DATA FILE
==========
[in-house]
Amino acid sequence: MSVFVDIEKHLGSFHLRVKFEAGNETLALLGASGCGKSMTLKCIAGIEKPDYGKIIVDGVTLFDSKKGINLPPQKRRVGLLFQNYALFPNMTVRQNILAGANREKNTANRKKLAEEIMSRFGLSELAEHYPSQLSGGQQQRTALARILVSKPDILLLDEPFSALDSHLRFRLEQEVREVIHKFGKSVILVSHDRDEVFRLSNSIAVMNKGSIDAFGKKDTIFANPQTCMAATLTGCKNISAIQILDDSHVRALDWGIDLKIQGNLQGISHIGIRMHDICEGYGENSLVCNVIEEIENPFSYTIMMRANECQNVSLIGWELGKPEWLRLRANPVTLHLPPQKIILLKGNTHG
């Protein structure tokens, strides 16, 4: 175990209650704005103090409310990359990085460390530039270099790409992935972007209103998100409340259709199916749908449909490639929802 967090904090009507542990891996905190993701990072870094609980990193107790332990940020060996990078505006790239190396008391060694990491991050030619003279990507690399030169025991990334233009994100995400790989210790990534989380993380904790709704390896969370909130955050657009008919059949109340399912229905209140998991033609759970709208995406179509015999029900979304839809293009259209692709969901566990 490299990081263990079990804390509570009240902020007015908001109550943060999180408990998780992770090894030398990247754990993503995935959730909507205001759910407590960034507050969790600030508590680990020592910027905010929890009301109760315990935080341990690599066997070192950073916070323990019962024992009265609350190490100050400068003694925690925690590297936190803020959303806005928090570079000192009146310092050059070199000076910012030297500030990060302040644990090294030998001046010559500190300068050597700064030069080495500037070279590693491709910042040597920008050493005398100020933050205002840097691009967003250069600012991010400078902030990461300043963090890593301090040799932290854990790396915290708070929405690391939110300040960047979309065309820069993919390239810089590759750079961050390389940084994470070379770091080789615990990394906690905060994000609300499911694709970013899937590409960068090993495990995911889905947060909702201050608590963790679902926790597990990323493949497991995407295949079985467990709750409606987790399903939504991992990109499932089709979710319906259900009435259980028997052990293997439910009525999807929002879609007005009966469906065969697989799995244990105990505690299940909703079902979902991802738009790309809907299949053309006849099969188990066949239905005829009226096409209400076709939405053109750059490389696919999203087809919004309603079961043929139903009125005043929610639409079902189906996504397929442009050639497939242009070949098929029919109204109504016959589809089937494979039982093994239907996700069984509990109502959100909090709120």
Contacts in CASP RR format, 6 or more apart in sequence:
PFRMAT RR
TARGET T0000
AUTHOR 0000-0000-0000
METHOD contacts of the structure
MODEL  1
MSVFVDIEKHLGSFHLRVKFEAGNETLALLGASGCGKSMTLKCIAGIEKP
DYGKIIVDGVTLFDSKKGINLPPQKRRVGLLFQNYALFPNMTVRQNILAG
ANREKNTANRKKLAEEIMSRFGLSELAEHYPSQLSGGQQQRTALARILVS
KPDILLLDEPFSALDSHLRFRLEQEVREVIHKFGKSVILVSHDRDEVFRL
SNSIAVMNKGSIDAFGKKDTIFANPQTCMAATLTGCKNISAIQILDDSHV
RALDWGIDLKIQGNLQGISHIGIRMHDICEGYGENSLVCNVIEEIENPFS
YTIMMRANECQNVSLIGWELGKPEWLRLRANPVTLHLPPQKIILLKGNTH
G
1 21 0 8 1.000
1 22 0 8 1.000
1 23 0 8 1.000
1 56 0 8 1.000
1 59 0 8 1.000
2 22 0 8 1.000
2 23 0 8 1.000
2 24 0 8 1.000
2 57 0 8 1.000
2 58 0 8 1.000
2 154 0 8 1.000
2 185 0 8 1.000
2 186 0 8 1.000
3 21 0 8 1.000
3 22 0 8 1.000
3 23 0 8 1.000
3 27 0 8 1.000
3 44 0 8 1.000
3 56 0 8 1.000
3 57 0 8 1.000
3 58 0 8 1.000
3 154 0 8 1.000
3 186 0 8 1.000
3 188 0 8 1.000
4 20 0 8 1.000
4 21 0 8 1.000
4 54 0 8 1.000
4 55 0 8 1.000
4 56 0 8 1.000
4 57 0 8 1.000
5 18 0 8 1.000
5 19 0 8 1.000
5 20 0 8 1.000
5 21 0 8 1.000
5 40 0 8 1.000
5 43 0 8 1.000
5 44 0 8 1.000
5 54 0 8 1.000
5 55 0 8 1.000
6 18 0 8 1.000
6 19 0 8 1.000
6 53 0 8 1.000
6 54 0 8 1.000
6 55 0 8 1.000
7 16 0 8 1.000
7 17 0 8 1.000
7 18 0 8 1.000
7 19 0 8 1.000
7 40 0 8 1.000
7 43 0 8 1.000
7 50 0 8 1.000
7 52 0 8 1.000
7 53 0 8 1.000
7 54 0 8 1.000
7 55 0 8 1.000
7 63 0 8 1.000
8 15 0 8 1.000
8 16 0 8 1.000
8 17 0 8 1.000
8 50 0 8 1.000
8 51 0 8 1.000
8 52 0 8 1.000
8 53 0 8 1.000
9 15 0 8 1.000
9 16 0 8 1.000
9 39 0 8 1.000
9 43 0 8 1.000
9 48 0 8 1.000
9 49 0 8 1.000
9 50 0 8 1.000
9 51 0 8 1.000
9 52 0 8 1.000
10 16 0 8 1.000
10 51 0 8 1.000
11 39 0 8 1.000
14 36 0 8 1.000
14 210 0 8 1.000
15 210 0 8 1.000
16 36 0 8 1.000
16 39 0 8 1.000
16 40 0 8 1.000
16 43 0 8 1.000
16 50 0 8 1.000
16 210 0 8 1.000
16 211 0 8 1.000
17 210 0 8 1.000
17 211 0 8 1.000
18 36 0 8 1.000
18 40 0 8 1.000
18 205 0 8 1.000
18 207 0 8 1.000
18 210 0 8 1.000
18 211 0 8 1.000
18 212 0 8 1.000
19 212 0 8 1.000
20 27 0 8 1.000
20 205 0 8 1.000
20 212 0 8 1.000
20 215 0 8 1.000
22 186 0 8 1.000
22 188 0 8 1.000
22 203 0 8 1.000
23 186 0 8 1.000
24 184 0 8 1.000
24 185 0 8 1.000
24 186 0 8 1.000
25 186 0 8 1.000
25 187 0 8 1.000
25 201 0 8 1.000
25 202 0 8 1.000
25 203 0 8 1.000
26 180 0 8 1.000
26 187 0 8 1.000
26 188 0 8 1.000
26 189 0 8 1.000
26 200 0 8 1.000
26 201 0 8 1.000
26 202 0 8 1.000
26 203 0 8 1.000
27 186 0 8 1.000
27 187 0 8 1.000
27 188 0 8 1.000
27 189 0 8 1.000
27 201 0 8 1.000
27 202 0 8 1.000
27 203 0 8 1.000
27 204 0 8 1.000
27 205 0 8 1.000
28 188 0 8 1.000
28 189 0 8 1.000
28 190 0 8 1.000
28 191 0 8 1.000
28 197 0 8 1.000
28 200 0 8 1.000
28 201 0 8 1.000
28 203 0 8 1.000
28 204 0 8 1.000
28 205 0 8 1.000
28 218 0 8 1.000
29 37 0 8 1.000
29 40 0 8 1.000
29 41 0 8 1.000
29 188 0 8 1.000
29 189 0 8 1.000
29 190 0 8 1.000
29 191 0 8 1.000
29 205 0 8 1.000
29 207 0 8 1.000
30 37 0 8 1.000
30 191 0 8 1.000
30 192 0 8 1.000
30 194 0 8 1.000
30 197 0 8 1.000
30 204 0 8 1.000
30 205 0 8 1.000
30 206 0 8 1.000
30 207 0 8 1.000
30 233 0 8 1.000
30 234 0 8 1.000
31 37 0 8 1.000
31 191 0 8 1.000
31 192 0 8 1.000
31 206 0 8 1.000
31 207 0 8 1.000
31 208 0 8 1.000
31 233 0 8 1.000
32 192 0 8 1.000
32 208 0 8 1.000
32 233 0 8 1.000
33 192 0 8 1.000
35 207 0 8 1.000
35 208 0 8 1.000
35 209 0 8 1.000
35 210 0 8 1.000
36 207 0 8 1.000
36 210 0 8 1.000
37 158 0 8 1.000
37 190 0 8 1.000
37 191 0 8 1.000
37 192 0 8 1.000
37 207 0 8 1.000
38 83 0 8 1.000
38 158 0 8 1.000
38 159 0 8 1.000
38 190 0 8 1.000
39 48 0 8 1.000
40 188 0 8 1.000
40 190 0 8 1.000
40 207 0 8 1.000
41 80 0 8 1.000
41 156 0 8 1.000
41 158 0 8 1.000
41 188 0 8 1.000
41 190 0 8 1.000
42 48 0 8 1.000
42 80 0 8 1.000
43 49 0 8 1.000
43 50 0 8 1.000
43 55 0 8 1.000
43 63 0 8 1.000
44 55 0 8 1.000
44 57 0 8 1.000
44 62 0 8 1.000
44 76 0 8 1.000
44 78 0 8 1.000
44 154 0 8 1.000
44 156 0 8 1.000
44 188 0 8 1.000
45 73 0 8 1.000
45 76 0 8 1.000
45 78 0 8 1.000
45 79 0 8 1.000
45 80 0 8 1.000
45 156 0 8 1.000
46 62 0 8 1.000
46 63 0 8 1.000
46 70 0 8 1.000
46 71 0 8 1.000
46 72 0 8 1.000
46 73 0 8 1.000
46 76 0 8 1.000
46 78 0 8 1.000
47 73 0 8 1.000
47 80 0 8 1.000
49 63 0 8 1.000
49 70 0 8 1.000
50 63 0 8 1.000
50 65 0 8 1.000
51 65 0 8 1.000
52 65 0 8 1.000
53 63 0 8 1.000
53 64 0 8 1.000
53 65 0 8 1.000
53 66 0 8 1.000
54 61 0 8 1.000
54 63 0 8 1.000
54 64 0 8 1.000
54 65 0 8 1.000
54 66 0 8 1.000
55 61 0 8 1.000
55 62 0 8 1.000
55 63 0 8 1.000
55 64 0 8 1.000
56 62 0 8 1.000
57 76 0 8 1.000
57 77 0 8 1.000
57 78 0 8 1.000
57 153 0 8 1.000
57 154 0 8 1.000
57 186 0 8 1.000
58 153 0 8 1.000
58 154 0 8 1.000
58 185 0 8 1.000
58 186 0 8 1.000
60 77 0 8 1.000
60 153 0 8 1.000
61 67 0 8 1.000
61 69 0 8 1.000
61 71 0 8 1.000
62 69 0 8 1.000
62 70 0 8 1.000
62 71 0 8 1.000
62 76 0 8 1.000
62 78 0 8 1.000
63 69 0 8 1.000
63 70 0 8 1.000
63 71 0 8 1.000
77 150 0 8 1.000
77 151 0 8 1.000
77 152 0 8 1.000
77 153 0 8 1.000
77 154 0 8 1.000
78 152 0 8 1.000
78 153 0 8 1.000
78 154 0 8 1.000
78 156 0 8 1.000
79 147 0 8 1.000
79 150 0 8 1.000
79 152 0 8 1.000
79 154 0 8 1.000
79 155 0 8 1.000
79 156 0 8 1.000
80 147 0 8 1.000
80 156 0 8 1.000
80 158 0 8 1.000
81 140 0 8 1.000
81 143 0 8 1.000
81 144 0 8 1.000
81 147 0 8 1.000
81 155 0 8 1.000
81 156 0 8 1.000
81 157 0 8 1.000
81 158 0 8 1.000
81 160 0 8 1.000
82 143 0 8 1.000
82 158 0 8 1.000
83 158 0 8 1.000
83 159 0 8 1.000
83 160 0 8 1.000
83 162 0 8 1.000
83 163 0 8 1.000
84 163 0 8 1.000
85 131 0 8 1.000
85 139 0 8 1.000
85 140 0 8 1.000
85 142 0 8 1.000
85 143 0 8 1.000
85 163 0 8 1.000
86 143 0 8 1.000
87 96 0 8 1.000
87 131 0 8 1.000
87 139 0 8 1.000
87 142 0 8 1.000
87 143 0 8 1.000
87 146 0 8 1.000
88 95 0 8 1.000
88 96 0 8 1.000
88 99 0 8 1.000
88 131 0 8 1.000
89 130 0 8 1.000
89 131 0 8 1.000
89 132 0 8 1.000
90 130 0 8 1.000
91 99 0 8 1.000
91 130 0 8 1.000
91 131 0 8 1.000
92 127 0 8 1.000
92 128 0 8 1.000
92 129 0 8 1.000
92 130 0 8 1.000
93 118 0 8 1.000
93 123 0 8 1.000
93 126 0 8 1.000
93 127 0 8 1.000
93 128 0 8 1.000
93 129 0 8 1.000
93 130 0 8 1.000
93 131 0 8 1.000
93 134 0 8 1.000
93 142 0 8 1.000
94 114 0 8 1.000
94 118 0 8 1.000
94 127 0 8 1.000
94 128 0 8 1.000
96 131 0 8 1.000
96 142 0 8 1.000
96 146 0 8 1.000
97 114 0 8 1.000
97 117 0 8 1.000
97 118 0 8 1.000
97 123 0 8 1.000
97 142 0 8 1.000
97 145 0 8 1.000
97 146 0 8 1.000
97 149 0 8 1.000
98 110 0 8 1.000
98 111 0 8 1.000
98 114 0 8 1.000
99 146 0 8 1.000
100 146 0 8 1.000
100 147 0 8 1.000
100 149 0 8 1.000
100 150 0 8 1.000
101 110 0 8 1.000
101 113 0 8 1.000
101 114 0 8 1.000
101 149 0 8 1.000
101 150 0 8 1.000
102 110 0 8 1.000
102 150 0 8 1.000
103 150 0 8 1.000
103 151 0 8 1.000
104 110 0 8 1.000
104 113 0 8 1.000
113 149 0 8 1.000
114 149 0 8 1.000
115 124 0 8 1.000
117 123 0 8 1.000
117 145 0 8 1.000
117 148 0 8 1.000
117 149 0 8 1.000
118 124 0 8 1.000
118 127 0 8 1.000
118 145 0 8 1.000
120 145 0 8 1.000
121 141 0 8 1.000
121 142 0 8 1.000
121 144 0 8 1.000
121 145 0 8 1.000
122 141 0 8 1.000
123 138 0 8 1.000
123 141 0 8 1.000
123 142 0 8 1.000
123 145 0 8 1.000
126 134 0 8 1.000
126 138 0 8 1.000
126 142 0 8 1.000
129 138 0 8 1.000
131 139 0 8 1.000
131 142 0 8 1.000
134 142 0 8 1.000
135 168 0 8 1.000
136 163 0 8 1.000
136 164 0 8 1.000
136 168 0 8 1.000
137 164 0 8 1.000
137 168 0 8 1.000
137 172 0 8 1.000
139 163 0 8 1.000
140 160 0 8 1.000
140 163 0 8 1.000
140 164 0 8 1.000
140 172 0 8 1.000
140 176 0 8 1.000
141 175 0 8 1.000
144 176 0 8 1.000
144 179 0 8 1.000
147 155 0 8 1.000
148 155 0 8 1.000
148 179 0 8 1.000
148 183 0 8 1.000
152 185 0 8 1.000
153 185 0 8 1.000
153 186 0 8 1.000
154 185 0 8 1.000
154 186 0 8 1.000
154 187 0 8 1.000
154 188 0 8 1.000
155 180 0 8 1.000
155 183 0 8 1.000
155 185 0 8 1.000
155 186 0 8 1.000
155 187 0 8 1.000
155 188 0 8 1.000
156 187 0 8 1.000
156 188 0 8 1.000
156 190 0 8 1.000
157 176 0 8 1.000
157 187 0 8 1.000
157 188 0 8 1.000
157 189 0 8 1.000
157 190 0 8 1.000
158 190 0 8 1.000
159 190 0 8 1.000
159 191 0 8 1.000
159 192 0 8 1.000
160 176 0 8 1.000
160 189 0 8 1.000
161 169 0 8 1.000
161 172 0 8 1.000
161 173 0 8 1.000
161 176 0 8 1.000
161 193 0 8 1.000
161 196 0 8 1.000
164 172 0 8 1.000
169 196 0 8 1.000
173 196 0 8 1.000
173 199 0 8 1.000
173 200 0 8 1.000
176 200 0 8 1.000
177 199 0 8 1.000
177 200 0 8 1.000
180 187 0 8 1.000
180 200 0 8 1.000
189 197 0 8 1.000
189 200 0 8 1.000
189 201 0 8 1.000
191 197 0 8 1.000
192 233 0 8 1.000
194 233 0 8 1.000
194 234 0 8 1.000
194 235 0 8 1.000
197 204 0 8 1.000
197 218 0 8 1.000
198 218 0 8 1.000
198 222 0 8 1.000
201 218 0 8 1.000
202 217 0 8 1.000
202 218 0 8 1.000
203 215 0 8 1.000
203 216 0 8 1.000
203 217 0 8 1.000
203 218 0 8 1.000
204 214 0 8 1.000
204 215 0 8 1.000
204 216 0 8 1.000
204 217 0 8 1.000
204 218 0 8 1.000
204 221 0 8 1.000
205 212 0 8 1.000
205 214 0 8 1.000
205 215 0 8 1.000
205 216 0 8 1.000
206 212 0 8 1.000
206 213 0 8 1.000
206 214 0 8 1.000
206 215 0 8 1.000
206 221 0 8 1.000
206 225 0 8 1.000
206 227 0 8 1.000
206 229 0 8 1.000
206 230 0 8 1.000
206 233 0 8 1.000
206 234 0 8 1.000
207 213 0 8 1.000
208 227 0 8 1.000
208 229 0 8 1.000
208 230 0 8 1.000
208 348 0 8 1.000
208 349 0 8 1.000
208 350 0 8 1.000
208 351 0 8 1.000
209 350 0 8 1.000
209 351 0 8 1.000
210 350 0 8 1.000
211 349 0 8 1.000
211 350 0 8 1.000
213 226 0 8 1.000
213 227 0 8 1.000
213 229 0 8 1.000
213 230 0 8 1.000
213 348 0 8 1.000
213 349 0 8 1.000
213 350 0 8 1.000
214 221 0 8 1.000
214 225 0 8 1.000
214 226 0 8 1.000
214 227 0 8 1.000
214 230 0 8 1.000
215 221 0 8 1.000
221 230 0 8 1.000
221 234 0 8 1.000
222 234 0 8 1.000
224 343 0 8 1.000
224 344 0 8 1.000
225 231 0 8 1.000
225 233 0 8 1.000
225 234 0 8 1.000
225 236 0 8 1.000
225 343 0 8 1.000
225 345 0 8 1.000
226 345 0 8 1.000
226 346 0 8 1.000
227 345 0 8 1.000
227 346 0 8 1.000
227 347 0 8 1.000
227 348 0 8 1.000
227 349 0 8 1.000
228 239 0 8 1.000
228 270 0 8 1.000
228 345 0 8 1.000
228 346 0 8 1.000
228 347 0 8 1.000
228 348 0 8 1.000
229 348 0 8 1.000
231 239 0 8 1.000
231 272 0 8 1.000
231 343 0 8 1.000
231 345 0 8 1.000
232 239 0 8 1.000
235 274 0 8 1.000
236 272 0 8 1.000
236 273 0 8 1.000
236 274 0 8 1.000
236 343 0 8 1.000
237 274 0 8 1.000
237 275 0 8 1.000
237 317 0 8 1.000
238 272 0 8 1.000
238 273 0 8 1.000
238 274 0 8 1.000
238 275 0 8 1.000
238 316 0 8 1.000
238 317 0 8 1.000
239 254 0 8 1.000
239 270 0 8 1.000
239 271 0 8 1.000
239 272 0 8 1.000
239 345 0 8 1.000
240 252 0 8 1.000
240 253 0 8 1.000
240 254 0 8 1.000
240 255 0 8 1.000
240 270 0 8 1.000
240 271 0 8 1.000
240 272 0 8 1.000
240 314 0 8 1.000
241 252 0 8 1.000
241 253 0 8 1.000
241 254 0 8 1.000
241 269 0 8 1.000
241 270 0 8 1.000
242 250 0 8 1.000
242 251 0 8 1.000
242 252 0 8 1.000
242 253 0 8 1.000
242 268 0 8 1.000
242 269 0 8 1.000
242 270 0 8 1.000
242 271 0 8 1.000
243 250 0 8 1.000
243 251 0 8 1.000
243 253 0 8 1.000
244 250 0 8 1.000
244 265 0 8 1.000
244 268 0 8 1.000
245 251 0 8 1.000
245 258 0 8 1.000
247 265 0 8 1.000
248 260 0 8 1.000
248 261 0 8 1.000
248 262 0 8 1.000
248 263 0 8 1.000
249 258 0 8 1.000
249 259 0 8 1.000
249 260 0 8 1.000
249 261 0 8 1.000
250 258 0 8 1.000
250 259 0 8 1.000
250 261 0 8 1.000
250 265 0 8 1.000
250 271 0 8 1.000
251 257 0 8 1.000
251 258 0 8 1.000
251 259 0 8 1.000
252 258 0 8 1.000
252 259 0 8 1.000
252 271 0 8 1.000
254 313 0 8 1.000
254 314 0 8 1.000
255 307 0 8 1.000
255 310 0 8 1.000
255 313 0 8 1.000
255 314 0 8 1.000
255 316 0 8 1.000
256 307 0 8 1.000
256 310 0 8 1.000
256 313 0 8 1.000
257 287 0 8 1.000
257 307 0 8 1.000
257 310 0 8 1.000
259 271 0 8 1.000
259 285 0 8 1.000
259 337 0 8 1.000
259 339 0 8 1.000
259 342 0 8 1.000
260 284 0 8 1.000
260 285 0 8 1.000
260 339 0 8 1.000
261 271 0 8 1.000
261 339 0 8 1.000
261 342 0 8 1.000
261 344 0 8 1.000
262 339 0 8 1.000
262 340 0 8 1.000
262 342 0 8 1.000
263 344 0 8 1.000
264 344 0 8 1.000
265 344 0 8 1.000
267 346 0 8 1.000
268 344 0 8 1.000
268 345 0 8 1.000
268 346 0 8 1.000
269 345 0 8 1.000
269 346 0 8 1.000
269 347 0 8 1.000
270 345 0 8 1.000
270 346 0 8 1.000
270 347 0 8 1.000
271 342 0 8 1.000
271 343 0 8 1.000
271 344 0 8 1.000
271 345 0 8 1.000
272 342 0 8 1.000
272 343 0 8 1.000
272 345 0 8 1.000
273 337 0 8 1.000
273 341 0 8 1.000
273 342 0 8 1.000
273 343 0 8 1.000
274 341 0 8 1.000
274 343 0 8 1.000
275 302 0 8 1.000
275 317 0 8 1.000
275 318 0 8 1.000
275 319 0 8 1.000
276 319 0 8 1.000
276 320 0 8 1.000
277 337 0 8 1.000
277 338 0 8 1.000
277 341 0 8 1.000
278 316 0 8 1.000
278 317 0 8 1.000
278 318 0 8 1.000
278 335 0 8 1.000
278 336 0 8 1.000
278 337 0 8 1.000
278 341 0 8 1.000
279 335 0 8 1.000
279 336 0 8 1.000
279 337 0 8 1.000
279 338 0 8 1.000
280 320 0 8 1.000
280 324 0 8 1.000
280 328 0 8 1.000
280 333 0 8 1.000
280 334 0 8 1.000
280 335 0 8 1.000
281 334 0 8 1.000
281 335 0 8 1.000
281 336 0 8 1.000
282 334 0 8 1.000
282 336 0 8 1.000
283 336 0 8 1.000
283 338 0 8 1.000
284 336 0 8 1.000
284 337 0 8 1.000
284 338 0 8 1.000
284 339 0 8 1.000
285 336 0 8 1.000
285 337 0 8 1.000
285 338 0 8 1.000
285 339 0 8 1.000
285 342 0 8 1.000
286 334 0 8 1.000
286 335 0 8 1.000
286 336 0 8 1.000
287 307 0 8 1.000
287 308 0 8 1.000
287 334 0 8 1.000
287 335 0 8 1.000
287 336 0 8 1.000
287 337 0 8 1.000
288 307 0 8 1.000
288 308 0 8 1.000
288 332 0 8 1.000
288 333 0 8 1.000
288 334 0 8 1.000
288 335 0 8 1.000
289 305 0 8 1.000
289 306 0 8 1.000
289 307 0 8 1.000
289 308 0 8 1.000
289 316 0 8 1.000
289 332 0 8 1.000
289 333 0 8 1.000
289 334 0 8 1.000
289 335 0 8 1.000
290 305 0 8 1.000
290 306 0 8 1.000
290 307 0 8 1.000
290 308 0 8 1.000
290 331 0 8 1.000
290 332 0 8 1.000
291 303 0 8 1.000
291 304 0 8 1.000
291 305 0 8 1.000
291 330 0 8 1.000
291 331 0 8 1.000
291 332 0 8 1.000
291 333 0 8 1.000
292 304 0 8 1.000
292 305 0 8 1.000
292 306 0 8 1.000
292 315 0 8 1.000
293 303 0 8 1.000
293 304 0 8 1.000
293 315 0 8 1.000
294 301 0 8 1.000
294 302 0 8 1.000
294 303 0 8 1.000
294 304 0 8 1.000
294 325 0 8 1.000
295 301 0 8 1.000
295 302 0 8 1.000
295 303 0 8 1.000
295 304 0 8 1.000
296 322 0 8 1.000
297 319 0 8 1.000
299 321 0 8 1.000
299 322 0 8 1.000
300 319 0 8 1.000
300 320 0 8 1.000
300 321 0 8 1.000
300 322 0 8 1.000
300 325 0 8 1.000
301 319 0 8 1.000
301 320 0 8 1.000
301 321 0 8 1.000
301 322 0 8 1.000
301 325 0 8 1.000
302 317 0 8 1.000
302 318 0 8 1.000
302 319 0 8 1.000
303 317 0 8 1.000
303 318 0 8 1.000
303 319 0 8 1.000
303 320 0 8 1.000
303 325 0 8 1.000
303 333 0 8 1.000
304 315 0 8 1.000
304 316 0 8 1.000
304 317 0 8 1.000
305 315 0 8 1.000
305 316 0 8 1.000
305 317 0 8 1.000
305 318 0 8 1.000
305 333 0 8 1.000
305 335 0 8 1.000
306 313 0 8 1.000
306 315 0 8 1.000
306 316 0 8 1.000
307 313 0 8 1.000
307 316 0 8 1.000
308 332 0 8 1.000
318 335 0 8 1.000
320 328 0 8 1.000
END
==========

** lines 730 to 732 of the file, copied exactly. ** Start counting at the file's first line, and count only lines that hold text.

282 336 0 8 1.000
283 336 0 8 1.000
283 338 0 8 1.000